Brain and spinal cord tumors are usually found because of signs or symptoms a person is having. If a tumor is suspected, tests will be needed to confirm the diagnosis. If signs or symptoms suggest you might have a brain or spinal cord tumor, your doctor will get a complete medical history, focusing on your symptoms and when they began. The doctor will also do a neurologic exam to check your brain and spinal cord function. This exam tests reflexes, muscle strength, vision, eye and mouth movement, coordination, balance, alertness, and other functions.
Diagnostic brain scans
Fully automated tissue classifier for contrast-enhanced CT scans of adult and pediatric patients.
Scans provide a detailed 3D image of the brain by taking multiple pictures of the inside of your head. Scans are used during diagnosis. They allow doctors to see whether there is a tumour and, if there is, its size and position. CT stands for Computerised Tomography. CT scanners use x-rays to build up the 3D image of the inside of your head. They take several cross-sectional pictures through your head, then use a computer to stack these 2D picture 'slices' into a 3D image. MRI scanners take pictures from several angles around you head, then build these into a 3D image.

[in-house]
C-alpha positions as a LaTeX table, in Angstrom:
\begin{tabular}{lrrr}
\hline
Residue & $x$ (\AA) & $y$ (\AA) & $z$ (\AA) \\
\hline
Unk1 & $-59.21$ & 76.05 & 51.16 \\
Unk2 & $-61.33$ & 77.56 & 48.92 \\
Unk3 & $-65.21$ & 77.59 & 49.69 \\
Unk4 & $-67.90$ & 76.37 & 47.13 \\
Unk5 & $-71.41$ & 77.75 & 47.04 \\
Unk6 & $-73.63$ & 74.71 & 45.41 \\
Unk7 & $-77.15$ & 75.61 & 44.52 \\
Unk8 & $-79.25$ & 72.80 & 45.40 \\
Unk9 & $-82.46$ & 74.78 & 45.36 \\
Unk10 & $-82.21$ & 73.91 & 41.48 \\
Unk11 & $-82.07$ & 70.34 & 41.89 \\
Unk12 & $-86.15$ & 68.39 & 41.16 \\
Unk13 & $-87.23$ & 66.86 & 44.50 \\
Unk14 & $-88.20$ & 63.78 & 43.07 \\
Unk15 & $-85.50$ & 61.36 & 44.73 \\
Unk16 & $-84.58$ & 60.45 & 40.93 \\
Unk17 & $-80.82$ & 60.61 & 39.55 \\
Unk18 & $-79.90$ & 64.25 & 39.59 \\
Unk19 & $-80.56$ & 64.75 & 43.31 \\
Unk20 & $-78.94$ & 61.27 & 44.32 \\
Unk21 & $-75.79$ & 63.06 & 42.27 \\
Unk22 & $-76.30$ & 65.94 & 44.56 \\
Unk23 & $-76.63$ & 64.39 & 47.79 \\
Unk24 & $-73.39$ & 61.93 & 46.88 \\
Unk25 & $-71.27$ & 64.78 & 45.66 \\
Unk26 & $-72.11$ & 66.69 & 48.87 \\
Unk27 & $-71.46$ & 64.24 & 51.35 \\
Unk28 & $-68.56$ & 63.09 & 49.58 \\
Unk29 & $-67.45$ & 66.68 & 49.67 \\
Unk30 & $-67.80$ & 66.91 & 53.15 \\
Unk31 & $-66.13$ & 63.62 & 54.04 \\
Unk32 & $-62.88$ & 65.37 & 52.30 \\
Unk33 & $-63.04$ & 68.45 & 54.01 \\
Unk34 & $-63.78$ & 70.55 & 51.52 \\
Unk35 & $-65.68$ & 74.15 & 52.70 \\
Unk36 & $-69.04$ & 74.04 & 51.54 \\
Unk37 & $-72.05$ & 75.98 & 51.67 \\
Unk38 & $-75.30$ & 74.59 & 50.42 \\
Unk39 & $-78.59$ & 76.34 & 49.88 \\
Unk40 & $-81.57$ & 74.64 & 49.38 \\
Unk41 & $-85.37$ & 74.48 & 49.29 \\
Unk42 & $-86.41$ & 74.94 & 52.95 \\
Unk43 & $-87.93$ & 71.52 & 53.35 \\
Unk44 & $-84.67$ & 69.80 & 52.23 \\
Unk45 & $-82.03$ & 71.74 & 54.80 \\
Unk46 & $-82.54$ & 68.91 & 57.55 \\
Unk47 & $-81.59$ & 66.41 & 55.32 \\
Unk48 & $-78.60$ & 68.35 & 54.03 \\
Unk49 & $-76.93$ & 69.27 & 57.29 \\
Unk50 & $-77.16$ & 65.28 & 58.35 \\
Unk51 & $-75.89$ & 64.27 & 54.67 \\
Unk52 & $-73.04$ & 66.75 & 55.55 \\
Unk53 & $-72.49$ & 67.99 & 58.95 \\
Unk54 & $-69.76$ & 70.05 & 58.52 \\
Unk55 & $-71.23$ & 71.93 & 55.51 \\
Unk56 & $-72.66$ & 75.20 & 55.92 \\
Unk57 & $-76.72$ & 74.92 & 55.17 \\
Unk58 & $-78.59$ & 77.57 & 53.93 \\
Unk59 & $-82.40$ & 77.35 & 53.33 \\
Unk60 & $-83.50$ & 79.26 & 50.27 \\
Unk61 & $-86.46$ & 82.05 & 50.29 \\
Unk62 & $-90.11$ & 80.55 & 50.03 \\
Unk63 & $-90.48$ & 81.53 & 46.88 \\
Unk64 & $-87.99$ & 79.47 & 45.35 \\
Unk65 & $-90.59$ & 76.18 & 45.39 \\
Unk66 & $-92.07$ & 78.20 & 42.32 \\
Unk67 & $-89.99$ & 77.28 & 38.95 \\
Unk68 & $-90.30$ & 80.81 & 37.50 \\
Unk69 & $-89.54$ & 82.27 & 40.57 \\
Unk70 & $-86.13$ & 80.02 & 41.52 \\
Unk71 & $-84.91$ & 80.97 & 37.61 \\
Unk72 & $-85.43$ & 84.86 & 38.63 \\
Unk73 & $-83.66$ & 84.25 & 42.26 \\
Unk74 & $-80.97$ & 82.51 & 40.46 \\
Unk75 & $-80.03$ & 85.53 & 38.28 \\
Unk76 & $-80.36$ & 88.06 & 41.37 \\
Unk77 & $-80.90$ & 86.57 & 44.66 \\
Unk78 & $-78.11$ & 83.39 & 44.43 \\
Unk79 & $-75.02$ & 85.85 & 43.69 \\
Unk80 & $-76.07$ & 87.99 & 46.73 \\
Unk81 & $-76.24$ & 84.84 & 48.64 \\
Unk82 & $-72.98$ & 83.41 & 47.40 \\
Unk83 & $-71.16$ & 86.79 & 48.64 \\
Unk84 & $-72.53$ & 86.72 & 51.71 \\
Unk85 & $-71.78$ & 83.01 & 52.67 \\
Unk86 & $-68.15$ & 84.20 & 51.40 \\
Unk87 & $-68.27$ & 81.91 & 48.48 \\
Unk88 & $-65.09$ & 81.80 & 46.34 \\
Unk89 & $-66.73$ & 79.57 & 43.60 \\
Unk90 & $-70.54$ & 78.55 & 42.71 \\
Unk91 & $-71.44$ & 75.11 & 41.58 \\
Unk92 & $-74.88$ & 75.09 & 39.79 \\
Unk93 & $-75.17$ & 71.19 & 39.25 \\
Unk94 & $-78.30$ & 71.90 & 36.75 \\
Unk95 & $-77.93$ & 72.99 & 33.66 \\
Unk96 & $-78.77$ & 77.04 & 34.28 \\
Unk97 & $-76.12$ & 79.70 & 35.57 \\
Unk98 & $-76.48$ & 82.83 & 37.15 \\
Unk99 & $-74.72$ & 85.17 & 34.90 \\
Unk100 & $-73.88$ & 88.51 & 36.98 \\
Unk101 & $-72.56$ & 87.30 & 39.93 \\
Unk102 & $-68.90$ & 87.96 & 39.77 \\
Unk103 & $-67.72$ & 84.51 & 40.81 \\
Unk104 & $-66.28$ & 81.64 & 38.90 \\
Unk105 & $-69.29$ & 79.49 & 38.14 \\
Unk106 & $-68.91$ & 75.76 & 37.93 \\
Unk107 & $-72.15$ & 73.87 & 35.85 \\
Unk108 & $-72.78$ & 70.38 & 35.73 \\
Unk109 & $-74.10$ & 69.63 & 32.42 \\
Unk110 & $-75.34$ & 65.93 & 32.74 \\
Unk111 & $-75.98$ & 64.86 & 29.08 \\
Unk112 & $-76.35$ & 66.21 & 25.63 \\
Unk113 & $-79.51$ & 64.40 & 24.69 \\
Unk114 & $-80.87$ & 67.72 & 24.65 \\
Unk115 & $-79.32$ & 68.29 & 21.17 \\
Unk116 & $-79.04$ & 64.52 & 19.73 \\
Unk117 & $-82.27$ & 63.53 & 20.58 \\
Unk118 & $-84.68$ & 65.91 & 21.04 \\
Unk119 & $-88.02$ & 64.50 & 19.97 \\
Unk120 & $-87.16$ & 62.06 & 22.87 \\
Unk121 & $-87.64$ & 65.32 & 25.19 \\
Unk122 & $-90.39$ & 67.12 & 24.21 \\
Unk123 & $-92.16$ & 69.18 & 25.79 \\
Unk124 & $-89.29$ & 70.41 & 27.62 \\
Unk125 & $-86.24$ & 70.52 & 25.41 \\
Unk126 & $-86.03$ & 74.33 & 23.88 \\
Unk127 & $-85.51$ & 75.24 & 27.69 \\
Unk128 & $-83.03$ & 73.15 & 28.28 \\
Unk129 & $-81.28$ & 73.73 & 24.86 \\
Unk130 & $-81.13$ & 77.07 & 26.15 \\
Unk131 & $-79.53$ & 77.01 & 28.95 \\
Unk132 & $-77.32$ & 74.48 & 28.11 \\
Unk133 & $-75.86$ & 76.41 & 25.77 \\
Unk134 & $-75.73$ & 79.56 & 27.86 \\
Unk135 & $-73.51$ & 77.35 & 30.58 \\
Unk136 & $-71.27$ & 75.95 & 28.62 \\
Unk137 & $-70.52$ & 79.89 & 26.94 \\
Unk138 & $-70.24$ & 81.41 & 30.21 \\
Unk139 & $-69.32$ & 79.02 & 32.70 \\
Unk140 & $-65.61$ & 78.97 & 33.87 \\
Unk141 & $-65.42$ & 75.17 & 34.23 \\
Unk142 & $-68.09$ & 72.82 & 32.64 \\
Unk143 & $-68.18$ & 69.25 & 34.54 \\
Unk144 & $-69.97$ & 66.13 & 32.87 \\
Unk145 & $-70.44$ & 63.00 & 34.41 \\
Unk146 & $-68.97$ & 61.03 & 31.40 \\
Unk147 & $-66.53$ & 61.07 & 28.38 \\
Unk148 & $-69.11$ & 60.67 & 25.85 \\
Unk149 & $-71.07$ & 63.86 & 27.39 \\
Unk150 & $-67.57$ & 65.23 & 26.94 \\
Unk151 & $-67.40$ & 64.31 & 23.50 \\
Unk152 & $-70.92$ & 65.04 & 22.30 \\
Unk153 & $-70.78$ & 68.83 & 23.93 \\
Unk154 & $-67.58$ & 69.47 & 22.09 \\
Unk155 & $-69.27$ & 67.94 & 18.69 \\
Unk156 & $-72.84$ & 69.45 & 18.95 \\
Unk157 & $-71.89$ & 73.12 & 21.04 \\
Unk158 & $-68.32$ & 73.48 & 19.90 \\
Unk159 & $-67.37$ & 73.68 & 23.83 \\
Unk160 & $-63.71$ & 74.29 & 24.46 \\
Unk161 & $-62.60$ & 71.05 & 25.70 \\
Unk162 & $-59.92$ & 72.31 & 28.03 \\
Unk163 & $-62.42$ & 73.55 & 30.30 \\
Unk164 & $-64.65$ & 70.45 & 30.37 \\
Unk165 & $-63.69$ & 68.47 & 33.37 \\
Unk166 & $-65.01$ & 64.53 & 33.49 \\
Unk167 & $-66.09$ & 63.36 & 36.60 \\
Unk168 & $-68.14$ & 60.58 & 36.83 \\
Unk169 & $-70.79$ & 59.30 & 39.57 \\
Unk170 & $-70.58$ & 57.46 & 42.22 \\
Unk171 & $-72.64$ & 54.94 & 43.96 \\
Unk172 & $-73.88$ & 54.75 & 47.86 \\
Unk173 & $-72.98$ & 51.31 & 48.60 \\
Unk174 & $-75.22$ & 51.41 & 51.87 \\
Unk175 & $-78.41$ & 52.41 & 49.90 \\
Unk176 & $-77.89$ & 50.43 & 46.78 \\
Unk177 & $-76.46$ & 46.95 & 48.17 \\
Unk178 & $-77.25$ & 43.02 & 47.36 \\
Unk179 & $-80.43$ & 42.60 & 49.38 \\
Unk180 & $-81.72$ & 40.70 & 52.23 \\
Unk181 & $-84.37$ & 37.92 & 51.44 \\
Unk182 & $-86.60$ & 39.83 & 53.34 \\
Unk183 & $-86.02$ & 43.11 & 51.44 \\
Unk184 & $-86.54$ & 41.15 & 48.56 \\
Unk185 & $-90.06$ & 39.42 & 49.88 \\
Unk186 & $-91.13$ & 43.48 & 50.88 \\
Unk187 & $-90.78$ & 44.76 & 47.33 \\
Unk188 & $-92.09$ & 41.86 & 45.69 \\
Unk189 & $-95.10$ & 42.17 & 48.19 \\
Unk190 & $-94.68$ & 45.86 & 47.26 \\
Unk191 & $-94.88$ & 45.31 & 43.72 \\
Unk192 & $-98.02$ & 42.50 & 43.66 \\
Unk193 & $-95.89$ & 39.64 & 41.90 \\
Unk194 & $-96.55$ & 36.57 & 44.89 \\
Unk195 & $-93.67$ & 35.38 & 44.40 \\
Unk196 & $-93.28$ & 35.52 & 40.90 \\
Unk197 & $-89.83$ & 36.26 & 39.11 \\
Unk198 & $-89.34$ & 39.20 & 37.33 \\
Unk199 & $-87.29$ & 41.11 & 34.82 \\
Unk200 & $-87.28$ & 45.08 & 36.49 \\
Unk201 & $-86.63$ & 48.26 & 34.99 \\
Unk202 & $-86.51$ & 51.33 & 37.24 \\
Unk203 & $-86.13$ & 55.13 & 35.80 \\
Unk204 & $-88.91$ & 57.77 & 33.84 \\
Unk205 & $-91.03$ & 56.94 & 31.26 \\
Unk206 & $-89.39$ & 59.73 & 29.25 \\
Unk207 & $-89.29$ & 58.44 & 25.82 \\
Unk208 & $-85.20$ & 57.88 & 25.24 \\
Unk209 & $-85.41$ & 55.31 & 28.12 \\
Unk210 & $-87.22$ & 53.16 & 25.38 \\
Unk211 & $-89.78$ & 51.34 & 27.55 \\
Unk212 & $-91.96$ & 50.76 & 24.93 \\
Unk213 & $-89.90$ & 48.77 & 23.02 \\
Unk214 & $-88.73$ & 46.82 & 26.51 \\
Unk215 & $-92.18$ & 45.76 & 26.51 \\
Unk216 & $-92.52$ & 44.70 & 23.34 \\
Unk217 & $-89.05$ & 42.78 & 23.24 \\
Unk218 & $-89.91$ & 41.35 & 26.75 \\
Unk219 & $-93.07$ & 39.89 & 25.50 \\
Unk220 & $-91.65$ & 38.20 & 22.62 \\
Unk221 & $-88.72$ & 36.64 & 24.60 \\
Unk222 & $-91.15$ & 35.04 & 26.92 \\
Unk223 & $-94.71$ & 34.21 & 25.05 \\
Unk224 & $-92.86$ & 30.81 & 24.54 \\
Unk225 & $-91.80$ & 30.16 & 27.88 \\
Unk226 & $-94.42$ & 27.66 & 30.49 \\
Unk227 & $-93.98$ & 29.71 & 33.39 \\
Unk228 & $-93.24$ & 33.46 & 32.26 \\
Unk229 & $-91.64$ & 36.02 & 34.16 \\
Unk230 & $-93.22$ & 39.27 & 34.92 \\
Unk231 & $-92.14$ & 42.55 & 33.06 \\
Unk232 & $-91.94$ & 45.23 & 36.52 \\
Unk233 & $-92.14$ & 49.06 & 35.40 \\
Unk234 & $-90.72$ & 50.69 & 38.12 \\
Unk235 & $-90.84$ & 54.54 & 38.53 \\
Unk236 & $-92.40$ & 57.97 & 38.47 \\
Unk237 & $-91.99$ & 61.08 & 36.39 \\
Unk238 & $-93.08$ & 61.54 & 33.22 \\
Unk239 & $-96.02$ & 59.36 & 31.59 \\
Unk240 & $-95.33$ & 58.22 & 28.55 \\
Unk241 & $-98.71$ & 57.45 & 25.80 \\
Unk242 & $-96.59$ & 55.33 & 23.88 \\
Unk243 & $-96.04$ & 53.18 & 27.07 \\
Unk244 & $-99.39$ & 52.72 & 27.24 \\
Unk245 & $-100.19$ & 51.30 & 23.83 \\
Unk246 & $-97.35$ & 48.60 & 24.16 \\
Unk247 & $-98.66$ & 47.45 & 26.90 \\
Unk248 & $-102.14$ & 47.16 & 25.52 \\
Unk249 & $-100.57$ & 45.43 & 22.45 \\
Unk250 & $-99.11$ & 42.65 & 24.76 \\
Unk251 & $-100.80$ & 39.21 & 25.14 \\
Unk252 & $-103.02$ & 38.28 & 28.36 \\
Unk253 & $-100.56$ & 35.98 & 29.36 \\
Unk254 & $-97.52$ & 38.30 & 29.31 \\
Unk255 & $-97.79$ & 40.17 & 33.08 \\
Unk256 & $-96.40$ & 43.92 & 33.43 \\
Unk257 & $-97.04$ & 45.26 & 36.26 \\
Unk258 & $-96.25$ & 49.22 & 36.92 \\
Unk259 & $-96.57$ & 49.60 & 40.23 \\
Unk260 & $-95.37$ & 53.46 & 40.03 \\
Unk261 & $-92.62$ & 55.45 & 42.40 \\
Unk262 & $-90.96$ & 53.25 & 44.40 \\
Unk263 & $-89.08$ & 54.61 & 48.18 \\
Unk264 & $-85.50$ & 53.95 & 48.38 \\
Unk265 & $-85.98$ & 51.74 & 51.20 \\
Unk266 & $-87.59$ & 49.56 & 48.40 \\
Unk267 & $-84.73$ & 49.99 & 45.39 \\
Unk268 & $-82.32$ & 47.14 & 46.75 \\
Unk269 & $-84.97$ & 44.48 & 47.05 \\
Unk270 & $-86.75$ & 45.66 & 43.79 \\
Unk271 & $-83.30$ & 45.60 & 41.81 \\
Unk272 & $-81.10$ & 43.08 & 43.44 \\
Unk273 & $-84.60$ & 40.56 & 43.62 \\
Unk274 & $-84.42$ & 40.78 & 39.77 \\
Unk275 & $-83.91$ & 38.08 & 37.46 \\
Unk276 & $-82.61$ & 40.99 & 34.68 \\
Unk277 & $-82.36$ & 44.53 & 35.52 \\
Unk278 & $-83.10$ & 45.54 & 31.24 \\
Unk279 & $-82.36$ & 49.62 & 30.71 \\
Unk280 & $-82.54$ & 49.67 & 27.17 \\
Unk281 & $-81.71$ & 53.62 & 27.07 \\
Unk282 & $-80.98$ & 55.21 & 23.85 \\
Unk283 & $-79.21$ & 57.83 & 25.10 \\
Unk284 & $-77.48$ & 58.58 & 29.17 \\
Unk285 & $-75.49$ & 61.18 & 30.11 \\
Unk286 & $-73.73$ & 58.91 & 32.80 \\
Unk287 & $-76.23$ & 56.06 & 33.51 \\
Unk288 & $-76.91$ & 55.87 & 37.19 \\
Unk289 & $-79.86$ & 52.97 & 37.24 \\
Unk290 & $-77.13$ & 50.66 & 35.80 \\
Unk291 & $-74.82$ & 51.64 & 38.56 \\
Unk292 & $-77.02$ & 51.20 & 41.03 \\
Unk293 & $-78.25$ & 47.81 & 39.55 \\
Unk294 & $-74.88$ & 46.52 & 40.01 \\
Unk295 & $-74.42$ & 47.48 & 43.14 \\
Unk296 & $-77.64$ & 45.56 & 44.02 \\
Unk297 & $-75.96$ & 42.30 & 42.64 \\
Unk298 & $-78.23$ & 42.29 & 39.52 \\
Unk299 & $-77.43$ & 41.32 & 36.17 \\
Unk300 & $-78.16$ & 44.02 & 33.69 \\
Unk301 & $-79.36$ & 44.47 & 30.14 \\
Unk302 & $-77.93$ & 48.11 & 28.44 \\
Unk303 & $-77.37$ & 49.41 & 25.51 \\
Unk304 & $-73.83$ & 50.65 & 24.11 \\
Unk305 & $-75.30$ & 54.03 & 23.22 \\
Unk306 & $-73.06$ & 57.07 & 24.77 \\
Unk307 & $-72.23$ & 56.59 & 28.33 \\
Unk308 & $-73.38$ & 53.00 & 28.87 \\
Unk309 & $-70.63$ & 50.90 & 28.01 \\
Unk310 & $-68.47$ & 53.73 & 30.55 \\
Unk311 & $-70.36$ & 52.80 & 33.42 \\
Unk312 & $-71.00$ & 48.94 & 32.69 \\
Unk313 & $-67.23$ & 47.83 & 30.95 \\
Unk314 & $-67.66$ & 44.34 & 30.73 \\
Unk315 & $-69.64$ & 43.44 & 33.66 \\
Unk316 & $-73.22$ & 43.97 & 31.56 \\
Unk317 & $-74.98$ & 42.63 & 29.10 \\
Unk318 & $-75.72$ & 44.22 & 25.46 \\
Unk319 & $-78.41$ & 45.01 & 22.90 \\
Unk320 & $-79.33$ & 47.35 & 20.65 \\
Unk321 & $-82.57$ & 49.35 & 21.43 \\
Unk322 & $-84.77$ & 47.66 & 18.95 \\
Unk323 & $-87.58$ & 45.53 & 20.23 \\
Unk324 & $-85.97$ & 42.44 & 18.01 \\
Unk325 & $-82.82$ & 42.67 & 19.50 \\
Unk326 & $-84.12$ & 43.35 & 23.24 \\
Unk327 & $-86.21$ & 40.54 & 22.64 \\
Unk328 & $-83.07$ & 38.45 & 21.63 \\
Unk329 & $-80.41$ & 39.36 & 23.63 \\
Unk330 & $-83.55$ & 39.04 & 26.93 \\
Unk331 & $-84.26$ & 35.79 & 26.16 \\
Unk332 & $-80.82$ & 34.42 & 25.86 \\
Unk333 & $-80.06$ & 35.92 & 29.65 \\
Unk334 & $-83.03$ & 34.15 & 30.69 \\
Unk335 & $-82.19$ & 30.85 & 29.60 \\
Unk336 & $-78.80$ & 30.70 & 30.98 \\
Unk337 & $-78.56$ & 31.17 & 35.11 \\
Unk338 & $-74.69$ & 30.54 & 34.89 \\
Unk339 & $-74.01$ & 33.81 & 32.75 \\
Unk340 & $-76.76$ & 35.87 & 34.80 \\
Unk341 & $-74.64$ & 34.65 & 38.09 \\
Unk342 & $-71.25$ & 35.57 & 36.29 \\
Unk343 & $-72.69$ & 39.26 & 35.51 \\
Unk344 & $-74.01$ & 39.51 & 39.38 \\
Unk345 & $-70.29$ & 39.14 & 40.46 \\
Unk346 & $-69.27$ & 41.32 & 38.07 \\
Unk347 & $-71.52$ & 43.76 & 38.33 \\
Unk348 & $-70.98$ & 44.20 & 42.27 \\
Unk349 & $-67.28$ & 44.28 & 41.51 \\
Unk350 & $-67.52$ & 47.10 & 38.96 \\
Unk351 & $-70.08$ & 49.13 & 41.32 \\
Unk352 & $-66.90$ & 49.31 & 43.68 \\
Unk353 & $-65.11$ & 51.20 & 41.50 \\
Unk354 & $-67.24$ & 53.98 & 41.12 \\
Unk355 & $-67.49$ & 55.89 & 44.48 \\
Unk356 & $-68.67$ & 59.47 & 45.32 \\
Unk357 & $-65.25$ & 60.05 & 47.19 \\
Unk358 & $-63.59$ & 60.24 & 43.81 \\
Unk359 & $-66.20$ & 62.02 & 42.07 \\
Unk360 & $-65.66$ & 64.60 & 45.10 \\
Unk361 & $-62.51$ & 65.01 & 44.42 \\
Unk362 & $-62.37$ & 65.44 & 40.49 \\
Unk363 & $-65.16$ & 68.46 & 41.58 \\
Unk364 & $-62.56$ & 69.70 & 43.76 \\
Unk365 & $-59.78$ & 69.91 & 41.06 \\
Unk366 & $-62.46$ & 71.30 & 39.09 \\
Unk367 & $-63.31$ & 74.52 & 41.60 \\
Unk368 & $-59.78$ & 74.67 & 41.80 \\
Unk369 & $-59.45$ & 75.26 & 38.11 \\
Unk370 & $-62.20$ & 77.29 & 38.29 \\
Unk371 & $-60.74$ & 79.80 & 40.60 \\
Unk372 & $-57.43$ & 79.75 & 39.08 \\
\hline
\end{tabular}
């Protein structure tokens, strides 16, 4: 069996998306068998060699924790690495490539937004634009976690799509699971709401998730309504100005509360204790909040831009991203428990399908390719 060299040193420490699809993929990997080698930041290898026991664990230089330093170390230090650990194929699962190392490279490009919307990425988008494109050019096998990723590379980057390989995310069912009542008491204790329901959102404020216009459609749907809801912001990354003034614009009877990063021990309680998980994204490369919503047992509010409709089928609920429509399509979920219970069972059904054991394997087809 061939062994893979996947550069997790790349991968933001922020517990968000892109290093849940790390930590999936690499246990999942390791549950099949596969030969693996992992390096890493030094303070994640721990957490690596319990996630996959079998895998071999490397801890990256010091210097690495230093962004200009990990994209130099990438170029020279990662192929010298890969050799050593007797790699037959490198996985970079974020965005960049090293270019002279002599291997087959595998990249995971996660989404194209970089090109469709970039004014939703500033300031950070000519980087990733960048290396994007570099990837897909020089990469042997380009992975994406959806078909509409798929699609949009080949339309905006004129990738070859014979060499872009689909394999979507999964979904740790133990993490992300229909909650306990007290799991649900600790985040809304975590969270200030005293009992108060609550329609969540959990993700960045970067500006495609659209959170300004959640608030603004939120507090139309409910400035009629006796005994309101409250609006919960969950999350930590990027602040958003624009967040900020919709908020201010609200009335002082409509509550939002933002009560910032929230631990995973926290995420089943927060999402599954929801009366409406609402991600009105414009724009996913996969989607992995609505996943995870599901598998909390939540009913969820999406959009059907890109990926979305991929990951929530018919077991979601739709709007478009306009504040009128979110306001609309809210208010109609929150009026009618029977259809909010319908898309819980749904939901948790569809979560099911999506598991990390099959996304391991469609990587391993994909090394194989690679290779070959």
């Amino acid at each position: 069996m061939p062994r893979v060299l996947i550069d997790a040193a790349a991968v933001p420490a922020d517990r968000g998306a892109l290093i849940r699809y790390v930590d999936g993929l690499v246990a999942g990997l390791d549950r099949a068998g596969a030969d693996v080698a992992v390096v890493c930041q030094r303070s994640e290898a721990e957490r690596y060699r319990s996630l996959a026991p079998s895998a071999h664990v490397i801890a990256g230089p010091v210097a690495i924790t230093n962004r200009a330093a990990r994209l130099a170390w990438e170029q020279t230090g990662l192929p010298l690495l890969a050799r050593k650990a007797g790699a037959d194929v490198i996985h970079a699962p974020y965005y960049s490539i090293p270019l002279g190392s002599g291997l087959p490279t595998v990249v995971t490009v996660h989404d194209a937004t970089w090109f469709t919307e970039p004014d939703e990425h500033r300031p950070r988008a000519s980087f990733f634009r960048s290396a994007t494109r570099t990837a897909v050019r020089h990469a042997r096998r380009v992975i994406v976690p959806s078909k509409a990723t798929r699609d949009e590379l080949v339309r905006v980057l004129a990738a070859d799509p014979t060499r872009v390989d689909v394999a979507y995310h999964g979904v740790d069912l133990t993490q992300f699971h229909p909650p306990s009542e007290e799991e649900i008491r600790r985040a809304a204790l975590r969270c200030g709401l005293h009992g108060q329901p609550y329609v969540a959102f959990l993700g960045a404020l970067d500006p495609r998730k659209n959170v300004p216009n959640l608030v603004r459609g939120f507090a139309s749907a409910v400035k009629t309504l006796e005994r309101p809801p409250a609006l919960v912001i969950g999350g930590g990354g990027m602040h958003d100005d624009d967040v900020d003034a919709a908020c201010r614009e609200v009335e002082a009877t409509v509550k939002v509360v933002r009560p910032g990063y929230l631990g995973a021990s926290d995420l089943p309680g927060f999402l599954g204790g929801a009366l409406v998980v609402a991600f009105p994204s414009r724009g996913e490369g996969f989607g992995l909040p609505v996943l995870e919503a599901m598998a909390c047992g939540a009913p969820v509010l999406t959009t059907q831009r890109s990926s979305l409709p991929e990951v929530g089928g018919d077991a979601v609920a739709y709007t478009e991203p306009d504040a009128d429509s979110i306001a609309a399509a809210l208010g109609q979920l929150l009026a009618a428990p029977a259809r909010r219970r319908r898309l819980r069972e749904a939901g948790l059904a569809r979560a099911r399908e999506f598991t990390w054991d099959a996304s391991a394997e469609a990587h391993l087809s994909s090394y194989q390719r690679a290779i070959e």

Pediatric CT and Image Gently
The utility of CT in patients of all ages is undeniable , and was paralleled by its increasing use over the last decade of the 20 th and the first decade of the 21 st centuries [5, 6]. This use, which obviated other procedures which were more invasive and carried increased acute risks, such as diagnostic rather than therapeutic laparotomies  , nevertheless also accrued increased radiation exposure. Since that time, the Image Gently Alliance, which focuses on children, and the Image Wisely campaign, which focuses on adult patients, have made significant inroads into the education of radiologists, technologists, referring physicians and the public, with a goal of decreasing unnecessary radiation exposure by improving justification and optimization.
Recent epidemiological studies have suggested that radiation exposure from pediatric CT scanning is associated with small excess cancer risks. However, the majority of CT scans are performed on adults, and most radiation-induced cancers appear during middle or old age, in the same age range as background cancers. Consequently, a logical next step is to investigate the effects of CT scanning in adulthood on lifetime cancer risks by conducting adult-based, appropriately designed epidemiological studies. Here we estimate the sample size required for such studies to detect CT-associated risks. This was achieved by incorporating different age-, sex-, time- and cancer type-dependent models of radiation carcinogenesis into an in silico simulation of a population-based cohort study.